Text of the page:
Drag and the First Amendment Are Fabulous Together

four people in drag at a Pride march

By Scott A. Leadingham

A deluge of headlines about state laws to restrict drag performances like drag story hours at libraries make it seem like these are recent debates.

They are not.

Drag and the First Amendment are part of a larger and long-running question about how far free expression extends. Free speech includes the right of free expression, which includes how people express themselves through what they wear.

Tennessee Gov. Bill Lee signed a state law in March 2023 that put strict limits on drag performances. A federal judge struck down the law, calling it “unconstitutionally vague and substantially overbroad.”

The judge essentially said that what the Supreme Court has previously ruled as not protected by the First Amendment is very narrow. For example, there’s a difference between obscenity under the law and what people personally find obscene. Those opposed to events like drag story hour say they are inappropriate for kids, believing people dressing in drag is both sexualized and obscene.

What’s “wrong” or “obscene” to one person is another person’s free expression. When that back-and-forth exists, the First Amendment is designed to defer to free expression.

Everything to know about drag and the First Amendment

Dress, like speech, does not require government approval

There are situations when the government can limit what you wear. Like restrictions on speech, these are rare and well defined. Nudity, whether on the sidewalk or at a public beach, is largely restricted. Public schools can impose dress codes in the interest of safety and preventing classroom disruptions. But there are still legal limits to what clothing and hair styles schools can ban.

Broadly speaking, someone dressing or presenting however they choose, regardless of modern norms, is protected free expression.

That’s for good reason.

Trends and norms, which change over time, influence what we wear and how we perceive what is both in style and what clothing is considered masculine or feminine.

People in the late 19th and early 20th centuries would have been confused by assigning pink to girls and blue to boys. Back then, the common practice was exactly the opposite.

In the same period, it was common for boys and girls to wear dresses and long hair until around age six. Take a look at a young kid and future president Franklin D. Roosevelt with long hair, delicate open shoes and a white dress.

Imagine the slippery slope greased with Crisco if the First Amendment didn’t give wide protection for length of hair, style of pants or shoes, or fit of shirts, all of which are often attached to current ideas of gender expression.

Take the example further: The types of clothing worn by religious leaders, many of whom are men, would be considered feminine in non-religious contexts. Of course, the First Amendment’s protections for religion mean these people are free to practice how they choose, just as free expression broadly means anyone can wear what they choose – under the same First Amendment.

Drag and free expression accessorize well together 

The roots of drag queens are intertwined with another group that struggled for freedom: formerly enslaved Black people. William Dorsey Swann, who was born into slavery a few years before the Civil War, is considered by some historians to be the first self-proclaimed drag queen. Swann’s private parties in his own home featured performances of people dressing outside gender norms. These private functions drew police, who raided the drag balls and arrested attendees.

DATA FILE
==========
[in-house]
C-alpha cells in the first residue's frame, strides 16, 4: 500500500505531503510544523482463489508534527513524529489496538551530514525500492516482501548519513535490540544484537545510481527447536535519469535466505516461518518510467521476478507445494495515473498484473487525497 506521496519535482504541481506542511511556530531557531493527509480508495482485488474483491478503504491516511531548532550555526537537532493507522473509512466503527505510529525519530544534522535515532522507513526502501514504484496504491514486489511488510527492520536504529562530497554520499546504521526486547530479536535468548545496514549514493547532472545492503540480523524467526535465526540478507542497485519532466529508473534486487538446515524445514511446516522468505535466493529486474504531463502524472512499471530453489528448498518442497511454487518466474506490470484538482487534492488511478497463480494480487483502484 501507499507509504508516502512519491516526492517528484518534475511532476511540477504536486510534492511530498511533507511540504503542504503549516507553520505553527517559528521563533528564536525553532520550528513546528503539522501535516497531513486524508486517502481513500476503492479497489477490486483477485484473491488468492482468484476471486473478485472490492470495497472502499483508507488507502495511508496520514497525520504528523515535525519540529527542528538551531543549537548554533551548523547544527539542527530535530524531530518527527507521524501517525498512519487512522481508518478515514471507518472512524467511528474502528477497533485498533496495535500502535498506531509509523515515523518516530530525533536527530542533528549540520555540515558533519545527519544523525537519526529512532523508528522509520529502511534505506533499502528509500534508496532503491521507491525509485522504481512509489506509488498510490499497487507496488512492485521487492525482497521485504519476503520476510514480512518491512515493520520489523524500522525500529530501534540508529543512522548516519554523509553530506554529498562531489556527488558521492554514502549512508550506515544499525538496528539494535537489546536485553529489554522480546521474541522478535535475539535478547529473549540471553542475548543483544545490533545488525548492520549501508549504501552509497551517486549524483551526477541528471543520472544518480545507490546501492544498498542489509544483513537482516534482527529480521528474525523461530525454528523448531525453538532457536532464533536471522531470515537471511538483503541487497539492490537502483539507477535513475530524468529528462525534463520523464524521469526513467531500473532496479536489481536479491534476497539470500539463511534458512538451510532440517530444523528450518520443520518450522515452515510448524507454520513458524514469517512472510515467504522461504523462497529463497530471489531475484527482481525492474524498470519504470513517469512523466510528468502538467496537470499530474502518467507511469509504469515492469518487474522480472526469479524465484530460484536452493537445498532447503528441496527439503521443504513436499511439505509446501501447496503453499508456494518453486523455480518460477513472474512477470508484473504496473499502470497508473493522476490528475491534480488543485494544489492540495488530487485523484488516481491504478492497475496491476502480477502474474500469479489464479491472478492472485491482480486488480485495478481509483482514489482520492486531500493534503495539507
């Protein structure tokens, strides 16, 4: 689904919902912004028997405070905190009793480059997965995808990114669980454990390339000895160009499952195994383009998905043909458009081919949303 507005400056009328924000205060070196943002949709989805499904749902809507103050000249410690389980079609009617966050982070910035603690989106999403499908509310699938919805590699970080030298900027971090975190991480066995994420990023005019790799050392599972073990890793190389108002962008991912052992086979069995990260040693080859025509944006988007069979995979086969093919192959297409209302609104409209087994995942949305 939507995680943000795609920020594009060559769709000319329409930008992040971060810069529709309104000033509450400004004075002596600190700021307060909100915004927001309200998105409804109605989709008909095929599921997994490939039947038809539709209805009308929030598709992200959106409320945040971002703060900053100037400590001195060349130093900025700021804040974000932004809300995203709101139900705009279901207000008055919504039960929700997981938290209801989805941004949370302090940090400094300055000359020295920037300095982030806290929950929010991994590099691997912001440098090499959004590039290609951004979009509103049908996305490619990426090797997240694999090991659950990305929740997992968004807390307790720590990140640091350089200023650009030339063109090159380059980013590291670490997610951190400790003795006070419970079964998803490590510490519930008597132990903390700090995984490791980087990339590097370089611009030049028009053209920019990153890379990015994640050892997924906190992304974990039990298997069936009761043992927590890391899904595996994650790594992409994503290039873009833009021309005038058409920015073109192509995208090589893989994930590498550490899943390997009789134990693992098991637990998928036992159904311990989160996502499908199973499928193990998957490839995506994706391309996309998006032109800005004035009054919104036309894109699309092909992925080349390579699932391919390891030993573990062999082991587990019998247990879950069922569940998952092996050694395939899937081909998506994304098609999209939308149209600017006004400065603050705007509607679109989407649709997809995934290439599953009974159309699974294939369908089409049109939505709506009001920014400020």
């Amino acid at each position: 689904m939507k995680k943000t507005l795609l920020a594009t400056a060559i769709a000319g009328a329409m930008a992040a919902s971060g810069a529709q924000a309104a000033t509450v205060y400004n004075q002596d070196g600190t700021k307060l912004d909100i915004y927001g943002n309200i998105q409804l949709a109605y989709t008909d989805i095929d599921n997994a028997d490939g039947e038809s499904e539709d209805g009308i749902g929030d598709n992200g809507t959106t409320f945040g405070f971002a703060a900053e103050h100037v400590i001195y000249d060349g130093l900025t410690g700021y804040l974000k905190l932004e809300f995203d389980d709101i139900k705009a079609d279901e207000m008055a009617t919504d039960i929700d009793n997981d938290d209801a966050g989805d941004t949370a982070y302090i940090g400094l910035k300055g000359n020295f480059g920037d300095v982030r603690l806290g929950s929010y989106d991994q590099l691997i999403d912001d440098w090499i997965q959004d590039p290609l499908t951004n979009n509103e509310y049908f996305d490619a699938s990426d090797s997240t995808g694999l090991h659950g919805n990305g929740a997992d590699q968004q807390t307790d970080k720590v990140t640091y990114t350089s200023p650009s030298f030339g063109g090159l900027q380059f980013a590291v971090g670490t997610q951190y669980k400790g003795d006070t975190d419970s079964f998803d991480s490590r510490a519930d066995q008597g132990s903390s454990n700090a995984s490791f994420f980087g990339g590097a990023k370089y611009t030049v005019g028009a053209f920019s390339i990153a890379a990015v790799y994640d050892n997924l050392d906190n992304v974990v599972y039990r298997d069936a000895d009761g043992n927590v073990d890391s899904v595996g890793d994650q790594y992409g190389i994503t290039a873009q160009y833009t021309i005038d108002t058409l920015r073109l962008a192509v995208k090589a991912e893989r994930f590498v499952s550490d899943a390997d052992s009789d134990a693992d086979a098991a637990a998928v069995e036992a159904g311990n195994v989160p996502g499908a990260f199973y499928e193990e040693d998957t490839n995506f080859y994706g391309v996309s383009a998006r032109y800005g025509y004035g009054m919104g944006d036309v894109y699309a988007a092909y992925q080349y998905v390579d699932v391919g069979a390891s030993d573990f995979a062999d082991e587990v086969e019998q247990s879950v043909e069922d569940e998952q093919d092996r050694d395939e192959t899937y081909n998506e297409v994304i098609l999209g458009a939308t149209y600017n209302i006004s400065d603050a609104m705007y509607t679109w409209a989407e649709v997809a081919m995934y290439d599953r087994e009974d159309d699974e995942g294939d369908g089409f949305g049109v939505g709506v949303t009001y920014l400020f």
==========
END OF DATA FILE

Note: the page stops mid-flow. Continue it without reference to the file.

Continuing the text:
Given the sensibilities of the late 1800s, such performances were largely underground and secret.

Nearly 150 years later, these conflicts about how people use their rights under the First Amendment are still raw.

Take this 2020 scene from the Hulu series “Love, Victor” about a gay teenager’s path through high school.

Victor asks before a drag show, “Why do so many gay people like dressing up in drag? Is it, like, fun to be a character? Be someone that you’re not?”

A friend responds, “This is just me being me.”

He explains that his previous stint as a religious missionary was the “drag,” playing a character that wasn’t his true self. Dressing against gender norms was the true expression of himself.

J. Harrison Ghee, 2023 Tony Award winner for the revival of “Some Like It Hot,” is nonbinary and dresses in a way thought of today as feminine. The original 1959 movie included men dressing as women as the central plot.

Other popular movies that revolve around men dressing prominently (and comedically) as women: “Tootsie” (1982), “Mrs. Doubtfire” (1993), “White Chicks” (2004) and many others.

Whether playing a comedic role, performing in a Broadway play or merely dressing in a way you choose, all are forms of artistic and personal free expression protected by the First Amendment.

We speak freely through what we wear 

There is no national law dictating how people must dress or what is considered acceptable based on gender. The Supreme Court would almost certainly strike down such a law.

Gender norms and the clothing and accessories that come with them change over time. That’s not new. Neither are attempts to penalize people legally or socially for straying from what is considered an established norm.

But the First Amendment protects all people and views, including and especially those different from our own. Speech includes what we write, choose to read, and even how we spend money and donate to political causes.

And we can choose to speak through what we wear. In other words, no matter how you dress it up, drag and the First Amendment are a fabulous ensemble. 

Scott A. Leadingham is a Freedom Forum staff writer, journalist, and journalism trainer. On Twitter: @scottleadingham 

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